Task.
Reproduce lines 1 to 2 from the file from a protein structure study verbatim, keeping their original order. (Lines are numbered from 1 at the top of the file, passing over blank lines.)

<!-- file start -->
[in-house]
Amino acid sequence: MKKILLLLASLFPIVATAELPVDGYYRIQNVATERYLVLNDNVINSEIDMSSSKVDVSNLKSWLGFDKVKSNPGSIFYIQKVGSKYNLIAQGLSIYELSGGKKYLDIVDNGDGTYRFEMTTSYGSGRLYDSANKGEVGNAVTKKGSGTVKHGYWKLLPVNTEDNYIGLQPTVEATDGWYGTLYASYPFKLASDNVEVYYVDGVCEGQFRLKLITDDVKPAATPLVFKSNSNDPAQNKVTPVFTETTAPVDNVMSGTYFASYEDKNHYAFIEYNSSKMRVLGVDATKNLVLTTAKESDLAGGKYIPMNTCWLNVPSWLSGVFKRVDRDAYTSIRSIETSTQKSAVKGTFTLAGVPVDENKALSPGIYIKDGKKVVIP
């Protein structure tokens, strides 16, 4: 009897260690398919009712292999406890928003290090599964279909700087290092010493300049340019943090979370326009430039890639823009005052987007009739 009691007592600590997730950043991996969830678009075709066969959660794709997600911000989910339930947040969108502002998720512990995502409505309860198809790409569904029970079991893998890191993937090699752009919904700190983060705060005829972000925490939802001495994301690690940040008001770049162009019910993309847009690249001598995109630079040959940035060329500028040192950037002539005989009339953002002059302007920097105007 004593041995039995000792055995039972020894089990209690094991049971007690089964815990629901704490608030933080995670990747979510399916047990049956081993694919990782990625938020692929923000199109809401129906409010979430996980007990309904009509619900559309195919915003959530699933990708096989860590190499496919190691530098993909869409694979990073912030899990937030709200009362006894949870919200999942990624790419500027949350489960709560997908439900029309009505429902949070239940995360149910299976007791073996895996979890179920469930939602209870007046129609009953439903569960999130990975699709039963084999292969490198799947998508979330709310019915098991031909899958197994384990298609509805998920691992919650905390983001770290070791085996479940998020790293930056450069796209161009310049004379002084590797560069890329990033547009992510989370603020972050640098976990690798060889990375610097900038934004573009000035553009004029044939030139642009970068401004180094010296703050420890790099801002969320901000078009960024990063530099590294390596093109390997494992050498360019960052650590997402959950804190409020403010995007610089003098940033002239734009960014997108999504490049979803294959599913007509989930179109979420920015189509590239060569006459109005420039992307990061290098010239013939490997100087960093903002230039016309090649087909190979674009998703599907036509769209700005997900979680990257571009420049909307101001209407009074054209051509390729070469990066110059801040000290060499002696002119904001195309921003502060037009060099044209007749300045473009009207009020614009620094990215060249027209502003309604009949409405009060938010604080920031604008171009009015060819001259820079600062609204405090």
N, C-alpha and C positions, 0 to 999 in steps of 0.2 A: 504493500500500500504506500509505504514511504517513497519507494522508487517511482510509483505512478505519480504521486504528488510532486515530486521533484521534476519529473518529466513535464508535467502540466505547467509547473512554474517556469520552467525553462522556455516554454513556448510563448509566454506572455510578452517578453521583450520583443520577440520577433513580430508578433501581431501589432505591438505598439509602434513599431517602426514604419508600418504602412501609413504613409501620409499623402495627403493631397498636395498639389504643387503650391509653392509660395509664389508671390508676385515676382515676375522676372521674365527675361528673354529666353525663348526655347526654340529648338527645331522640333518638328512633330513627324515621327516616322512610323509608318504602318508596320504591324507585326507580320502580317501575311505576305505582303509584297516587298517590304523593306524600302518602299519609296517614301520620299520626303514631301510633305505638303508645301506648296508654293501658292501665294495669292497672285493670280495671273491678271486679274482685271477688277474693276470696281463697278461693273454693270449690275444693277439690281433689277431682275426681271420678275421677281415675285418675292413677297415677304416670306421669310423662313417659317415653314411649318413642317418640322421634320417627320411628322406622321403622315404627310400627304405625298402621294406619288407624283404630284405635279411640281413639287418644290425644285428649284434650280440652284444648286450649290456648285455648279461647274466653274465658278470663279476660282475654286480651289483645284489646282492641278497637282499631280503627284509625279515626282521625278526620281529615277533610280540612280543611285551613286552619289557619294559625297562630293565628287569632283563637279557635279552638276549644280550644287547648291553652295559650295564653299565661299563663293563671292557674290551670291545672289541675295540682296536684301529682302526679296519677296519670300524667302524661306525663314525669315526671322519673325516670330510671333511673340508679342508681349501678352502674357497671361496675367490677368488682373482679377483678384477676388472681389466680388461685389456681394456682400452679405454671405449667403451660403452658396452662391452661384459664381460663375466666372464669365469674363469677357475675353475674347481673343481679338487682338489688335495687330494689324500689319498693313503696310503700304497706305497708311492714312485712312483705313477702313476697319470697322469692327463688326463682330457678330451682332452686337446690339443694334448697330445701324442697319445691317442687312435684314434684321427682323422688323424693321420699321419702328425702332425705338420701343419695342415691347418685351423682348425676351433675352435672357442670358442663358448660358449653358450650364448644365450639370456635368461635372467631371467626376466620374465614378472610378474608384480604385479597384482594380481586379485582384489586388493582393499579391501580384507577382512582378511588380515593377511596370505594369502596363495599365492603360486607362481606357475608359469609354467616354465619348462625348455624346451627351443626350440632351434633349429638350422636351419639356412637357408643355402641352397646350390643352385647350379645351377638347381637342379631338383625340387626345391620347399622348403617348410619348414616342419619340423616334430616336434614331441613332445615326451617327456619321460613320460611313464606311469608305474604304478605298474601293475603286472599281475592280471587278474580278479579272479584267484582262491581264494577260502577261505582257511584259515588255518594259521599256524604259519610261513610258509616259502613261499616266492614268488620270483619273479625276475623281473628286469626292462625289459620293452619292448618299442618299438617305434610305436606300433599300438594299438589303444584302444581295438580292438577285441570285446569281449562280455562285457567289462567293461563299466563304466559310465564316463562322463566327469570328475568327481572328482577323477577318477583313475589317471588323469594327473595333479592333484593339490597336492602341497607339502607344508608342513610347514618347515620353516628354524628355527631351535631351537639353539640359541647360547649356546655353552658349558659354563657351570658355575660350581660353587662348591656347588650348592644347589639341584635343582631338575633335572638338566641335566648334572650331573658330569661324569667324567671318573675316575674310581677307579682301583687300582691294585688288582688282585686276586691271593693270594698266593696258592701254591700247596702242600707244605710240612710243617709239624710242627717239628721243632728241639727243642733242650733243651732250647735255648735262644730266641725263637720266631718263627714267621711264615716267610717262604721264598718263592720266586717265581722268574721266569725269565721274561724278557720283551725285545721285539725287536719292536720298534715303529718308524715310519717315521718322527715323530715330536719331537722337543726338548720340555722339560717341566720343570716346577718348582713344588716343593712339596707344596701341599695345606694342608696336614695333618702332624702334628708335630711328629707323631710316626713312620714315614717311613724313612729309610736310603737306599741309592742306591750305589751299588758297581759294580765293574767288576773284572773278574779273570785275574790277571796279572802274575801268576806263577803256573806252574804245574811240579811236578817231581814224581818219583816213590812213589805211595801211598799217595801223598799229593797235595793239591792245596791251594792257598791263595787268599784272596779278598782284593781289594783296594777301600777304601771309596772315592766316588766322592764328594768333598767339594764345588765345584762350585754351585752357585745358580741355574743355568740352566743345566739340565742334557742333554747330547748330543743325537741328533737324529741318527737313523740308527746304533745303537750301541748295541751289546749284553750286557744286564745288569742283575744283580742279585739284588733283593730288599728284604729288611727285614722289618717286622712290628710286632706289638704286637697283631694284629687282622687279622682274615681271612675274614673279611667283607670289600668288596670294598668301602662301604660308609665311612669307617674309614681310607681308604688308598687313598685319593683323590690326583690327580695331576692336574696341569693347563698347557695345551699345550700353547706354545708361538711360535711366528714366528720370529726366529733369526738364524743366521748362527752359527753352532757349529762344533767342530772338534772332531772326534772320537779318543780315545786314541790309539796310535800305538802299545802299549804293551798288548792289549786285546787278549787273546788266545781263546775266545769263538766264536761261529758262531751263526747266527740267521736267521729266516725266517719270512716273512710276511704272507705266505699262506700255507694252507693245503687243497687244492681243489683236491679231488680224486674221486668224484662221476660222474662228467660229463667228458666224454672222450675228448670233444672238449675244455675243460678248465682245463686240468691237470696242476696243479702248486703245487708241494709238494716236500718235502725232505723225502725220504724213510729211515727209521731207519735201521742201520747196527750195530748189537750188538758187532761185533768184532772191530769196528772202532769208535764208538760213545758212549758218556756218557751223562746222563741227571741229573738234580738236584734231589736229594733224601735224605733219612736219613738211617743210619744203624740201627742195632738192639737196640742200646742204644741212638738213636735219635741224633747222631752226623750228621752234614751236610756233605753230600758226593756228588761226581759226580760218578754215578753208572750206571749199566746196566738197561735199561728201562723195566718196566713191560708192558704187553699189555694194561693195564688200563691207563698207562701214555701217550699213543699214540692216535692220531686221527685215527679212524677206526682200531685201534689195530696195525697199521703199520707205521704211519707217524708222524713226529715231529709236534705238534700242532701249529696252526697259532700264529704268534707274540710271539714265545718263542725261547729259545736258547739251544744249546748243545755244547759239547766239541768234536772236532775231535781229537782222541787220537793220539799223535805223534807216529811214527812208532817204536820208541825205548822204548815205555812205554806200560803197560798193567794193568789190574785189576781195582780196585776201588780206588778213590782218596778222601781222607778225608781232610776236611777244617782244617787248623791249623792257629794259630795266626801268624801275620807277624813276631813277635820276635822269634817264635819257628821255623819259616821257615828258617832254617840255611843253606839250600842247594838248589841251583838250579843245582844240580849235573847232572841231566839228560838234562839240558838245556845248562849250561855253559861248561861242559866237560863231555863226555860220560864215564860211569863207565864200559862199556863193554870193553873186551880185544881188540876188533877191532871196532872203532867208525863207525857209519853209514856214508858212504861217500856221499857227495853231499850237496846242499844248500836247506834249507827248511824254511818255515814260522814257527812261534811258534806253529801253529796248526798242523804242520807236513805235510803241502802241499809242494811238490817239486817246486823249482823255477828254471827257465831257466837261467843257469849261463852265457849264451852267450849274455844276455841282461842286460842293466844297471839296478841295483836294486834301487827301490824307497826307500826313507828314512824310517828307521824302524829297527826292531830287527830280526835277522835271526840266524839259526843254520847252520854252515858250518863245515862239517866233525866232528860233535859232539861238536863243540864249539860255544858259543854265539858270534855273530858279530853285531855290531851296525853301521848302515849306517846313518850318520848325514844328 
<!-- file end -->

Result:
[in-house]
Amino acid sequence: MKKILLLLASLFPIVATAELPVDGYYRIQNVATERYLVLNDNVINSEIDMSSSKVDVSNLKSWLGFDKVKSNPGSIFYIQKVGSKYNLIAQGLSIYELSGGKKYLDIVDNGDGTYRFEMTTSYGSGRLYDSANKGEVGNAVTKKGSGTVKHGYWKLLPVNTEDNYIGLQPTVEATDGWYGTLYASYPFKLASDNVEVYYVDGVCEGQFRLKLITDDVKPAATPLVFKSNSNDPAQNKVTPVFTETTAPVDNVMSGTYFASYEDKNHYAFIEYNSSKMRVLGVDATKNLVLTTAKESDLAGGKYIPMNTCWLNVPSWLSGVFKRVDRDAYTSIRSIETSTQKSAVKGTFTLAGVPVDENKALSPGIYIKDGKKVVIP